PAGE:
Is Periodontal Disease Serious?

 Is Periodontal Disease Serious?

If you’re 65 years old or older, you’re more likely than not to have periodontal disease. Even for younger people, 30 years or older, the statistic is surprising: about half have periodontal disease, according to the CDC. In other words, it’s incredibly common. But that doesn’t mean you should ignore it. 

Dr. Nataly Vilderman and her staff see many patients who have periodontal disease and aren’t even aware of it. Before the disease is too advanced, regular dental cleanings and exams can prevent it from getting worse. Even if the disease reaches a more advanced stage, Dr. Vilderman offers gum rejuvenation to help. 

Periodontal disease explained

Periodontal disease is sometimes called gum disease and it is often the result of infection and inflammation of your gums. Your gums have an important job—they hold your teeth in your mouth. 

Bacteria from the food you eat builds up on teeth and forms a hard substance called plaque between your gums and teeth. If it’s not removed through careful dental hygiene and regular professional dental cleanings, plaque causes gum infections. 

In the earliest stages, periodontal disease is called gingivitis, and it causes tender, swollen gums that may bleed. Gingivitis can be reversed. In later stages, periodontal disease can cause your gums to pull away from your teeth and your teeth may even fall out.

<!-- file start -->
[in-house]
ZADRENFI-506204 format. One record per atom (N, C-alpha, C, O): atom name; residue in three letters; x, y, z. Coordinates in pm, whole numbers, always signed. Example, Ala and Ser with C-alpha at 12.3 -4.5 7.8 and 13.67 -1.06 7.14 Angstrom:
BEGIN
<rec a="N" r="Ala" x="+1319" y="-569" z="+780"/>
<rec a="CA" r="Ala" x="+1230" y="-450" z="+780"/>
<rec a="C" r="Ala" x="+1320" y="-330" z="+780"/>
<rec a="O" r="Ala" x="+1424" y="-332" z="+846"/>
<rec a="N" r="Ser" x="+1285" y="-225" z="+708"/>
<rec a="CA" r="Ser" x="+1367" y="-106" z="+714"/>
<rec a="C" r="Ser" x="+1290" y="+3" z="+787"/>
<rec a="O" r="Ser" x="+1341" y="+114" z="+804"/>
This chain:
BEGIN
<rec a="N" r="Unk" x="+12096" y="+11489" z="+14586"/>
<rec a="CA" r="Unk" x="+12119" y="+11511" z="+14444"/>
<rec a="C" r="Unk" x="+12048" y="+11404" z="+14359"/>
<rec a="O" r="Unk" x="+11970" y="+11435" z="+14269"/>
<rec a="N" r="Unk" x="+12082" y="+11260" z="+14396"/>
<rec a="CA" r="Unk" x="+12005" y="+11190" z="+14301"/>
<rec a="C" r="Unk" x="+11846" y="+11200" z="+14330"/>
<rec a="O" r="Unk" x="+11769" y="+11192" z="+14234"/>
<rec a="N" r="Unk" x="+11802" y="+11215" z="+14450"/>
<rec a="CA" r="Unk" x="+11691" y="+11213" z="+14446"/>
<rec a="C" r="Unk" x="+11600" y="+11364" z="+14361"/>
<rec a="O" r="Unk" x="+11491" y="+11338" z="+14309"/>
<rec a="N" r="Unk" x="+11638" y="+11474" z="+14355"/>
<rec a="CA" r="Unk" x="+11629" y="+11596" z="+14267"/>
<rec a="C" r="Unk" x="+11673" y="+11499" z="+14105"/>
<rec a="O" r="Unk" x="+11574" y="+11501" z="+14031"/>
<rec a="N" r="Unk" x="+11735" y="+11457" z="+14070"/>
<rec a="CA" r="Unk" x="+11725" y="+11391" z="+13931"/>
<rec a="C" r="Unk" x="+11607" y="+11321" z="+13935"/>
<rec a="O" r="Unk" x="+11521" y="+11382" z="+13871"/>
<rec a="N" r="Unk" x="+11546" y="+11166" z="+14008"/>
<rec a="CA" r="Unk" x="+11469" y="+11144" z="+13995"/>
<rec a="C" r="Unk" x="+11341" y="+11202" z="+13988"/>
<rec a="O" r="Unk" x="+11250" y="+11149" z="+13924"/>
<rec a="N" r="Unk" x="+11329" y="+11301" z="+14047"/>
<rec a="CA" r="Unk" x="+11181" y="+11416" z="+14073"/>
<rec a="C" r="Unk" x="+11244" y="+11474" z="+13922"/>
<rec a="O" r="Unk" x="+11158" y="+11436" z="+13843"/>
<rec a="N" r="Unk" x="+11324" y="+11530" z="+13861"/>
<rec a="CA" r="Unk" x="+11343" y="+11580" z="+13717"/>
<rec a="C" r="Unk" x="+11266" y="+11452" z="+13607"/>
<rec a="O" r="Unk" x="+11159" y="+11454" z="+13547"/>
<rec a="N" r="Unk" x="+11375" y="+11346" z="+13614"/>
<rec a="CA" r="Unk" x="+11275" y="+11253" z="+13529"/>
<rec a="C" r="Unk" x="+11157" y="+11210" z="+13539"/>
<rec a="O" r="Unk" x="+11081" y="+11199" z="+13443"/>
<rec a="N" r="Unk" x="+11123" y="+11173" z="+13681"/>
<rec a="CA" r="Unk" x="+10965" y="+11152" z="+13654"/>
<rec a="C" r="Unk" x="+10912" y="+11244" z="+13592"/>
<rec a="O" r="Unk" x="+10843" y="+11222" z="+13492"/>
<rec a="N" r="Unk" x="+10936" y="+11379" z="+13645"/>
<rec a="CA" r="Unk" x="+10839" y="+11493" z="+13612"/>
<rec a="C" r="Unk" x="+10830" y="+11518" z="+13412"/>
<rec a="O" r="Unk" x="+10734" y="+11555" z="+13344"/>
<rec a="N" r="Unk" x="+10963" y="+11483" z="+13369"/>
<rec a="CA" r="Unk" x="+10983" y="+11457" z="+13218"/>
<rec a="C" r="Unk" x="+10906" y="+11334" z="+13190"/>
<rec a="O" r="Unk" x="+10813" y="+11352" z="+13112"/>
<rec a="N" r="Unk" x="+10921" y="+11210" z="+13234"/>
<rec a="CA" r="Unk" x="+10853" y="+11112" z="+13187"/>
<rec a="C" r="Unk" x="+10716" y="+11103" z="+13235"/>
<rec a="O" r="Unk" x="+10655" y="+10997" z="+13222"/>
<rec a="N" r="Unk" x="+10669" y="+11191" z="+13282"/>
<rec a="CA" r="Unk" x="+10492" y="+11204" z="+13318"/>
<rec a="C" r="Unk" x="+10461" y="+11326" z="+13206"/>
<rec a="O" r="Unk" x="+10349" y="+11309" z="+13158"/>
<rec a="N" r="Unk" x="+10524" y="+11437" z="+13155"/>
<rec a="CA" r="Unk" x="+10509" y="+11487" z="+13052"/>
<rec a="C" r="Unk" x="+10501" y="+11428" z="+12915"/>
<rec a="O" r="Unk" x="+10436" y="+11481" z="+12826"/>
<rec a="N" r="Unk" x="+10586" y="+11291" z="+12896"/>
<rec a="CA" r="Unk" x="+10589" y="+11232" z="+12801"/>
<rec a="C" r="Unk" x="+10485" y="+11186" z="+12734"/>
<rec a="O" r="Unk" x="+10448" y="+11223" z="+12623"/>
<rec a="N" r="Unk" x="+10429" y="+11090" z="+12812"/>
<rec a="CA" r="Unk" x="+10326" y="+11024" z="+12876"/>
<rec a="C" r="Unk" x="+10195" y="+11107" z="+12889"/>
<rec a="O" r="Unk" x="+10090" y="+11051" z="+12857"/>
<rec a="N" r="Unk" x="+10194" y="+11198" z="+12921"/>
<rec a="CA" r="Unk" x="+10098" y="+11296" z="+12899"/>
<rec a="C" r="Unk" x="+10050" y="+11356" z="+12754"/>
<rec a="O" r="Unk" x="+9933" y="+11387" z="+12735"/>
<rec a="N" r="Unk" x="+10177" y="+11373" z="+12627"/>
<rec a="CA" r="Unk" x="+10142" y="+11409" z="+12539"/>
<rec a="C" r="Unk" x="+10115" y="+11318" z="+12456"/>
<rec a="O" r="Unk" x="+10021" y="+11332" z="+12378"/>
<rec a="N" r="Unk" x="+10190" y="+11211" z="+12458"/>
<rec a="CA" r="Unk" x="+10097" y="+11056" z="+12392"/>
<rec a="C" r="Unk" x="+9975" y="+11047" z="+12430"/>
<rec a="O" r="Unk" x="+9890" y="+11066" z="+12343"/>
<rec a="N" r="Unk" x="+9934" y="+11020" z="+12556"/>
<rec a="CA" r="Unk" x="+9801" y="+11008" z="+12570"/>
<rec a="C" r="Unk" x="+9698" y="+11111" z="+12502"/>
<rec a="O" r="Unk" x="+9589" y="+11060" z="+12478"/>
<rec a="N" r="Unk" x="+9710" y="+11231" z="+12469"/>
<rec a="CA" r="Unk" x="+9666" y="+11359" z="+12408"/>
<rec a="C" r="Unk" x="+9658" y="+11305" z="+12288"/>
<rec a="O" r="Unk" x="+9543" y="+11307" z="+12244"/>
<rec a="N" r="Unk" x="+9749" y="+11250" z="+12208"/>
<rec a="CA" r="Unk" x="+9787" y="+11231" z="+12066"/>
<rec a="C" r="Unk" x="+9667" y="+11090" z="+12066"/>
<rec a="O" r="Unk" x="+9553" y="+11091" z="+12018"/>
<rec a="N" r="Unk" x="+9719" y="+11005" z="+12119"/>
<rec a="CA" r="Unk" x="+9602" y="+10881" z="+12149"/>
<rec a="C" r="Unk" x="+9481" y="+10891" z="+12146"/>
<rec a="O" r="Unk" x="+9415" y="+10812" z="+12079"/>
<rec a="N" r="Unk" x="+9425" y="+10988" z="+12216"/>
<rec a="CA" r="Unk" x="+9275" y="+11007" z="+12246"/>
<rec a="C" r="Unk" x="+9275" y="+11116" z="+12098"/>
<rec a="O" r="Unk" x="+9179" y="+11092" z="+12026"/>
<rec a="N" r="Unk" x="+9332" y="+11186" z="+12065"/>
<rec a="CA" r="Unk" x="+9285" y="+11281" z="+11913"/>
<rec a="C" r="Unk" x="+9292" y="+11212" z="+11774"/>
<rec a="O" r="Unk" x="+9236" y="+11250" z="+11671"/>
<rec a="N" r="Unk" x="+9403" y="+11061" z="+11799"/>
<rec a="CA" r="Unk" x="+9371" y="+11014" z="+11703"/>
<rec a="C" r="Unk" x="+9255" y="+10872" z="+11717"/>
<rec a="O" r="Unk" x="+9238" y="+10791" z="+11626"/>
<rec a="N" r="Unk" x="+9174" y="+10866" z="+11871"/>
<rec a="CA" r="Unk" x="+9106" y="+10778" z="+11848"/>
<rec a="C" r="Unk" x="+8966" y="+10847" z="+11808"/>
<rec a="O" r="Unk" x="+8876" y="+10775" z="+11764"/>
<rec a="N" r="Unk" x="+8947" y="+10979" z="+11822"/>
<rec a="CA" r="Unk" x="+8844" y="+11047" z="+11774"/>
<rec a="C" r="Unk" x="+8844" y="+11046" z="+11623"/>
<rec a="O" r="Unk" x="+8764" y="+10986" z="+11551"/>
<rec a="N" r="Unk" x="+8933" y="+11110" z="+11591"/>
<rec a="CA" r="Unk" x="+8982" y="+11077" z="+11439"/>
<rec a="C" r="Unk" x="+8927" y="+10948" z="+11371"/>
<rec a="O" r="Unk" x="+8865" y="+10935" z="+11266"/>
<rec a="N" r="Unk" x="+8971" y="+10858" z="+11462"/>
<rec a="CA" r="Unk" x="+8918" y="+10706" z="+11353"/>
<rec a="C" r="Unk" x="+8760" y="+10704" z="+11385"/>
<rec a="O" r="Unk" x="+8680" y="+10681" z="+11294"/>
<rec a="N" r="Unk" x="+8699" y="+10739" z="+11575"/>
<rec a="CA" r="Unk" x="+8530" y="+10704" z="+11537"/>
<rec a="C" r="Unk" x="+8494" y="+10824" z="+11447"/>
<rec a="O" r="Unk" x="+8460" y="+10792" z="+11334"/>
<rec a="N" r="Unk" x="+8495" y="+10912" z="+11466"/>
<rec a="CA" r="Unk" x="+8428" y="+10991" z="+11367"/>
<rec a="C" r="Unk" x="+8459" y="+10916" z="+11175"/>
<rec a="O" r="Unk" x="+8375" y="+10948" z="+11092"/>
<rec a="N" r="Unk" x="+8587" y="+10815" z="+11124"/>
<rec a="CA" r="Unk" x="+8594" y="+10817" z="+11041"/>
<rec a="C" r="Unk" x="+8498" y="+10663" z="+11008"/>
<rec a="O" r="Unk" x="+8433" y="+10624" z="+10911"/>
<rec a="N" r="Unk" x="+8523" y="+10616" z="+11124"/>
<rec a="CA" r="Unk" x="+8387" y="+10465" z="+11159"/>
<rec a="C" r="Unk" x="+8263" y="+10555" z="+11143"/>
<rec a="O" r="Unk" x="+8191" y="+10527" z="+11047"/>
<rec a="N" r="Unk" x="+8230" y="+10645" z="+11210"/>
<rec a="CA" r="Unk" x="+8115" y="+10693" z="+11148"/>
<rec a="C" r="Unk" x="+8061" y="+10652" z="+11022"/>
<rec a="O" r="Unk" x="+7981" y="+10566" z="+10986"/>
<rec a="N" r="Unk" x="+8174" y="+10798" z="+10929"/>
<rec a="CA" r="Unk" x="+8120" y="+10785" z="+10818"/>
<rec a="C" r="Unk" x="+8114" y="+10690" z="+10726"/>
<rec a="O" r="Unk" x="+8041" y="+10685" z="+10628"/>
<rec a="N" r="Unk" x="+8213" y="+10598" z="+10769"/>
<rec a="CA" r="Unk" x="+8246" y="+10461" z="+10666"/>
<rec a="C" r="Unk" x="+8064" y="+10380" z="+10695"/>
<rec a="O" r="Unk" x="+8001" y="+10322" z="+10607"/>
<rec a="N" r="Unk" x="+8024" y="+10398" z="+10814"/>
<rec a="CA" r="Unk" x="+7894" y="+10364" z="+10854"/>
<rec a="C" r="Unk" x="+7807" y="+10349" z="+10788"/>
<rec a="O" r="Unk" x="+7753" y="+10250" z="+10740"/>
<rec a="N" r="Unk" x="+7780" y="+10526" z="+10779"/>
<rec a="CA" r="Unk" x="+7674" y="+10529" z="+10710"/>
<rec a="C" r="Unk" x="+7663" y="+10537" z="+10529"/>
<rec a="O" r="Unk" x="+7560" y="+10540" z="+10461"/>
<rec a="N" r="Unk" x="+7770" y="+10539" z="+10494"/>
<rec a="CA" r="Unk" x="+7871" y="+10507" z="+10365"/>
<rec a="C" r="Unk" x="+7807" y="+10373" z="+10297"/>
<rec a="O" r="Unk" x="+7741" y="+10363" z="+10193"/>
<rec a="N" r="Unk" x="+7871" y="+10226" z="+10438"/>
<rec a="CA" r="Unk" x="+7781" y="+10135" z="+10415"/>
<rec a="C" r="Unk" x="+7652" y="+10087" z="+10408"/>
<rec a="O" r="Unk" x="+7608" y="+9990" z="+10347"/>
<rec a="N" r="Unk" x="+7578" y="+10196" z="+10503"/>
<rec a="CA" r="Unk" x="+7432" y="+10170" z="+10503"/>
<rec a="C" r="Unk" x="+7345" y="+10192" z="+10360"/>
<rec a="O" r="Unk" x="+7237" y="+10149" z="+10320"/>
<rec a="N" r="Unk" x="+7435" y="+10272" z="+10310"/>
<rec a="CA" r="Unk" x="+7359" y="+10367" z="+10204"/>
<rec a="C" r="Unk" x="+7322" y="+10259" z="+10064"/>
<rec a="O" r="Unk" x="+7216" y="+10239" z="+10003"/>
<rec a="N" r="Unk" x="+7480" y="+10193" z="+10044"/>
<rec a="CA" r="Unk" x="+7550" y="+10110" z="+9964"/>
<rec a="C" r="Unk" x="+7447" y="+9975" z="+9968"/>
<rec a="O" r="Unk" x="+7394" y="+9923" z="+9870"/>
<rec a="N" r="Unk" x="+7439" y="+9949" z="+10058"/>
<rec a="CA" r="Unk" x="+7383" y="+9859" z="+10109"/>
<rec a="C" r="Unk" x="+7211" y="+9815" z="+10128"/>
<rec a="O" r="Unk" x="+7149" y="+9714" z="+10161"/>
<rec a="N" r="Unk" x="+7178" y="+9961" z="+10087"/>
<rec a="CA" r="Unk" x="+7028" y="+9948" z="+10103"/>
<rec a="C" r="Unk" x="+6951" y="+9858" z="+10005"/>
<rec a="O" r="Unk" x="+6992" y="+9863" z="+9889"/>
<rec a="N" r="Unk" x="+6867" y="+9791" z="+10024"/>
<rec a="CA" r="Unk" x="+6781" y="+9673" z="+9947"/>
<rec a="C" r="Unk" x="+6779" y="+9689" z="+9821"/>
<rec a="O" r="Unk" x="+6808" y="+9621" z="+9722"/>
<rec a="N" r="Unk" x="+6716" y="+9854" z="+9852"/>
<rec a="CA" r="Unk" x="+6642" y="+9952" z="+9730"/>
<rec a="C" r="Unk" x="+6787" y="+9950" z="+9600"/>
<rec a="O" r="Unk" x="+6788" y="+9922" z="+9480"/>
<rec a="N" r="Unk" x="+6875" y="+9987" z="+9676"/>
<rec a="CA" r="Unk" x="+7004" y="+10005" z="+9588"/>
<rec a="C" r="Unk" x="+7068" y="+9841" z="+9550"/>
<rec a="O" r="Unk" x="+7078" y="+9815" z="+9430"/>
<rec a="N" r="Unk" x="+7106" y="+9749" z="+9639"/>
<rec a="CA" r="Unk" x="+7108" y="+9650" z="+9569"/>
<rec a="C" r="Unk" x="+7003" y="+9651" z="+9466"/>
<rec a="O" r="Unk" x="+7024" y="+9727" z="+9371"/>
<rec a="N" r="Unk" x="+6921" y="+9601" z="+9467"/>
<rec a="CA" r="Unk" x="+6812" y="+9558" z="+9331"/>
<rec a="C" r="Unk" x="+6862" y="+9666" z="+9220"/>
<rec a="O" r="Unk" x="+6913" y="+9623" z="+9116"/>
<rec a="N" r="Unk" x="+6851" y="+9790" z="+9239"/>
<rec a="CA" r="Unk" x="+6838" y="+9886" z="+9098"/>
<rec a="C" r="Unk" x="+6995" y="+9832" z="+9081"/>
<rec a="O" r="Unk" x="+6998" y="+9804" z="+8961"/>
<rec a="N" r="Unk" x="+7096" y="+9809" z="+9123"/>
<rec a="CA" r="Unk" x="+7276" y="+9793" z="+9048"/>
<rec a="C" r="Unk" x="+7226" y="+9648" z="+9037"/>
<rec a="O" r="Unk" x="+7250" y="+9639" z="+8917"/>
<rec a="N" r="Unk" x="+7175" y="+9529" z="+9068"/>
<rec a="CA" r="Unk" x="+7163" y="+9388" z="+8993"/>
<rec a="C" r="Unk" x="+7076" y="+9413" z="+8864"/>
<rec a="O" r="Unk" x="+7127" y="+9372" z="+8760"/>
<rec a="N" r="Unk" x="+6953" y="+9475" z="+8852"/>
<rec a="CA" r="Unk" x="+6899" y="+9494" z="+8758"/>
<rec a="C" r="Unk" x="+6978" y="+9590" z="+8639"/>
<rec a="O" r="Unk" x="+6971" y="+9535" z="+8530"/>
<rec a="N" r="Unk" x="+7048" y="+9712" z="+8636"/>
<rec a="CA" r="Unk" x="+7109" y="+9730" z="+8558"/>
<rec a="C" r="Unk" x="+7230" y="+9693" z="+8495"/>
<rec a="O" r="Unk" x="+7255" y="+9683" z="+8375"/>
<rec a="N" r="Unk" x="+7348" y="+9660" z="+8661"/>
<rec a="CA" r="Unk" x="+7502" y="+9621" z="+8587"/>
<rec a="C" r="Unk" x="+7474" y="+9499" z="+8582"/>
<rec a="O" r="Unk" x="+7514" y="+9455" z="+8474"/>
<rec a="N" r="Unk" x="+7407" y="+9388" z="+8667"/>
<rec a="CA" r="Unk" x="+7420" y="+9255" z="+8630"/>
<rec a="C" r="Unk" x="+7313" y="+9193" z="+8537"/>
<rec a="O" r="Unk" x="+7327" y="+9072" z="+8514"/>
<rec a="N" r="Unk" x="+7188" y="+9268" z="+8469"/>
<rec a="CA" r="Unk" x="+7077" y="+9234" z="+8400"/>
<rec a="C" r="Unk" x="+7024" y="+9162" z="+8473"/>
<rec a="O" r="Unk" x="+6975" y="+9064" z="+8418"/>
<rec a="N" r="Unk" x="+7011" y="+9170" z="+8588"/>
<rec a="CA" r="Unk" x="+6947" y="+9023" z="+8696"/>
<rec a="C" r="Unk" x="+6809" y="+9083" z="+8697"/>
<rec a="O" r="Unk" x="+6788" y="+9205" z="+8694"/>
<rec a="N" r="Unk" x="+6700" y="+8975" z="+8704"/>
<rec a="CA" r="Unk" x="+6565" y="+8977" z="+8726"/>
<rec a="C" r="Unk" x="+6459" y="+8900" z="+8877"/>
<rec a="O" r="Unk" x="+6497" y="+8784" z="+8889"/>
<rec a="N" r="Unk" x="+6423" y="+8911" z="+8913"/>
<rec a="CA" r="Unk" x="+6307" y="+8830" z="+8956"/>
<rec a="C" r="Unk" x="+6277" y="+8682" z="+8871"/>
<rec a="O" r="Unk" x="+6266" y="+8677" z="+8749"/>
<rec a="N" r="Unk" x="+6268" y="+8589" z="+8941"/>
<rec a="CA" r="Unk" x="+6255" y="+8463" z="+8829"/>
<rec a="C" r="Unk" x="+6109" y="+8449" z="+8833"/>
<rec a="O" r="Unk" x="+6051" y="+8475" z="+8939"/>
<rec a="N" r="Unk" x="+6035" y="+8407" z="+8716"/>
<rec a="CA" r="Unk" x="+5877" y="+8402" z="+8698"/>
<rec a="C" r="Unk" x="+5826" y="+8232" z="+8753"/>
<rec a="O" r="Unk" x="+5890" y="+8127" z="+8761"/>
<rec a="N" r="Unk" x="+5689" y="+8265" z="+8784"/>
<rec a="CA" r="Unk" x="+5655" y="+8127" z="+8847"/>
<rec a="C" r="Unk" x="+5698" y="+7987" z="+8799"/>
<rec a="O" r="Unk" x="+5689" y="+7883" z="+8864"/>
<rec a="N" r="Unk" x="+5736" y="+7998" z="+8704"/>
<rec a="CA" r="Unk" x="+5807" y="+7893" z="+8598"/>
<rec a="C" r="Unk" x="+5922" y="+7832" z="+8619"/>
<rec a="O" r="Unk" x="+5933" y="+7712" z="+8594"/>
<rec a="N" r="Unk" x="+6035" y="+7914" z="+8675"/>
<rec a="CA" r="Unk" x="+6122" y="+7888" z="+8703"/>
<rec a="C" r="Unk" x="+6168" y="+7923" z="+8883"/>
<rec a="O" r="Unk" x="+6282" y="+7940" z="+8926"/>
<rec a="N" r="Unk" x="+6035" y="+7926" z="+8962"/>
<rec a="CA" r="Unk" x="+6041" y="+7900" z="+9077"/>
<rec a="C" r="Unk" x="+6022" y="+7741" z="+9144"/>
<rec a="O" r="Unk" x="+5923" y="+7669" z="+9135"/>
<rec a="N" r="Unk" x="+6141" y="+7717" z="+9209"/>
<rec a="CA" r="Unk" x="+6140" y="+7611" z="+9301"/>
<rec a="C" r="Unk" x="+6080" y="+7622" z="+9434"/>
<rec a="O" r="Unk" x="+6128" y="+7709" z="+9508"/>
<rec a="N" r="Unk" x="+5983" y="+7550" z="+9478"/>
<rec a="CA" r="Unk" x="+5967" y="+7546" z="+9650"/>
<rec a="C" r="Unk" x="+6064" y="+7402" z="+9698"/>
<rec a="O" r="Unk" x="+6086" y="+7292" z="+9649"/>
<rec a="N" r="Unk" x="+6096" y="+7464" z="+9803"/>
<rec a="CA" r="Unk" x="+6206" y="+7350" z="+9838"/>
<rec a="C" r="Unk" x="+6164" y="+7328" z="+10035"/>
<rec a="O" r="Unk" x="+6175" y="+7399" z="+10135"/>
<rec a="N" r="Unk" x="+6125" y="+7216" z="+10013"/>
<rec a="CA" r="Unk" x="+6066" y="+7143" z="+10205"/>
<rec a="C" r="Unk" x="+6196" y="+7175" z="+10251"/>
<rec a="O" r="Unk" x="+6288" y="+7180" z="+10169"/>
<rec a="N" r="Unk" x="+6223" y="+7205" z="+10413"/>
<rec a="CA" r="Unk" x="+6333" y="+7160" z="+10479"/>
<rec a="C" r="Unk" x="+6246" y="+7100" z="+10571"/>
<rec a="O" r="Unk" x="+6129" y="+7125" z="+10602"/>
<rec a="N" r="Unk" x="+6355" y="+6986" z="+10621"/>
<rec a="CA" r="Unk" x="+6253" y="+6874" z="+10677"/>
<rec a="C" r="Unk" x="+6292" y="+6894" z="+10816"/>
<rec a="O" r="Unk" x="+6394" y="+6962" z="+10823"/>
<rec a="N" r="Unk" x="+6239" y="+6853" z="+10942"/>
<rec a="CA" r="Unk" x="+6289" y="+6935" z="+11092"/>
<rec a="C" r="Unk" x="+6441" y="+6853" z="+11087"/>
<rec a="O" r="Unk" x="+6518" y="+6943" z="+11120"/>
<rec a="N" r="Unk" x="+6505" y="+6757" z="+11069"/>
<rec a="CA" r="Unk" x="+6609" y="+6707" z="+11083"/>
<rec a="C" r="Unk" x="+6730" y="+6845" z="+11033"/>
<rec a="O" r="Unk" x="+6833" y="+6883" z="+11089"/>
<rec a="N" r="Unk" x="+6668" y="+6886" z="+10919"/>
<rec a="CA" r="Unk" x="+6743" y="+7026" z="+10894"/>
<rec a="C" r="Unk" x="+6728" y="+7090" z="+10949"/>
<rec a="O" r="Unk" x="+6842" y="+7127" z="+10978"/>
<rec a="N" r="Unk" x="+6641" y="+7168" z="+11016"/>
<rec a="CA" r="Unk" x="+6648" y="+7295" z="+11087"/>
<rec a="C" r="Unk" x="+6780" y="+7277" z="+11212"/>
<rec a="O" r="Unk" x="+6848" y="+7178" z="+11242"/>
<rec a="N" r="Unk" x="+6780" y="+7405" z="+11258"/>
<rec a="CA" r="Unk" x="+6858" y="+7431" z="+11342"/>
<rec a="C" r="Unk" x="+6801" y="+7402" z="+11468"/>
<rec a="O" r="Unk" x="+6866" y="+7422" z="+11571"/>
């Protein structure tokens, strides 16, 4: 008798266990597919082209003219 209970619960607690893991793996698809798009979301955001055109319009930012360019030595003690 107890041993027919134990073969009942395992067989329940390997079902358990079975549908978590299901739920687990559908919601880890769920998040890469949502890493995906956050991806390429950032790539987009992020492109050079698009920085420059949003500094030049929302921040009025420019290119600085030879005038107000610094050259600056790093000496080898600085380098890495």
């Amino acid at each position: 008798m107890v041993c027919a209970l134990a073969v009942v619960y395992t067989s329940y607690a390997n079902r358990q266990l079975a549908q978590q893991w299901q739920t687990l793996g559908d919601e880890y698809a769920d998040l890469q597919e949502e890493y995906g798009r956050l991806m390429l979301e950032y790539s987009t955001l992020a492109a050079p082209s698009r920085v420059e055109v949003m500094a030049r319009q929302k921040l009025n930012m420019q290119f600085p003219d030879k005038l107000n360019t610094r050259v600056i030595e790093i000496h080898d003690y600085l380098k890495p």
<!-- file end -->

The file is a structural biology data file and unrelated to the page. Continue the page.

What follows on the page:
The chronic disease — periodontal disease connection

Researchers have found associations between some cardiovascular issues and periodontal disease, possibly due to the chronic inflammation caused by periodontal disease. The bacteria in your mouth can make you more susceptible to heart disease, arterial blockages, and stroke. 

There is also a link between type 2 diabetes and gum disease and it seems that having one makes the other more difficult to control. If you have diabetes, you may not be able to fight off infection as well, and the infection may make it more difficult to control your blood sugar. 

Another chronic condition that seems to be associated with periodontal disease is rheumatoid arthritis. This form of arthritis is an autoimmune disorder that affects your joints. 

Periodontal disease can increase the likelihood of an early delivery for pregnant women. Having gum disease means that your baby is at a higher risk of being born preterm and having a low birthweight. 

Prevention

Excellent at-home dental hygiene combined with regular visits with Dr. Vilderman is the best defense against developing periodontal disease. 

However, if you do have periodontal disease, there are treatments to help. A deep cleaning called scaling and root planing removes plaque from between your gums and your teeth, which allows your gums to reattach to your teeth. In more advanced cases, Dr. Vilderman may recommend periodontal surgery. 

If your gums are tender and bleed when you brush, don’t wait! Schedule an appointment with Dr. Vilderman today and protect your oral health. 

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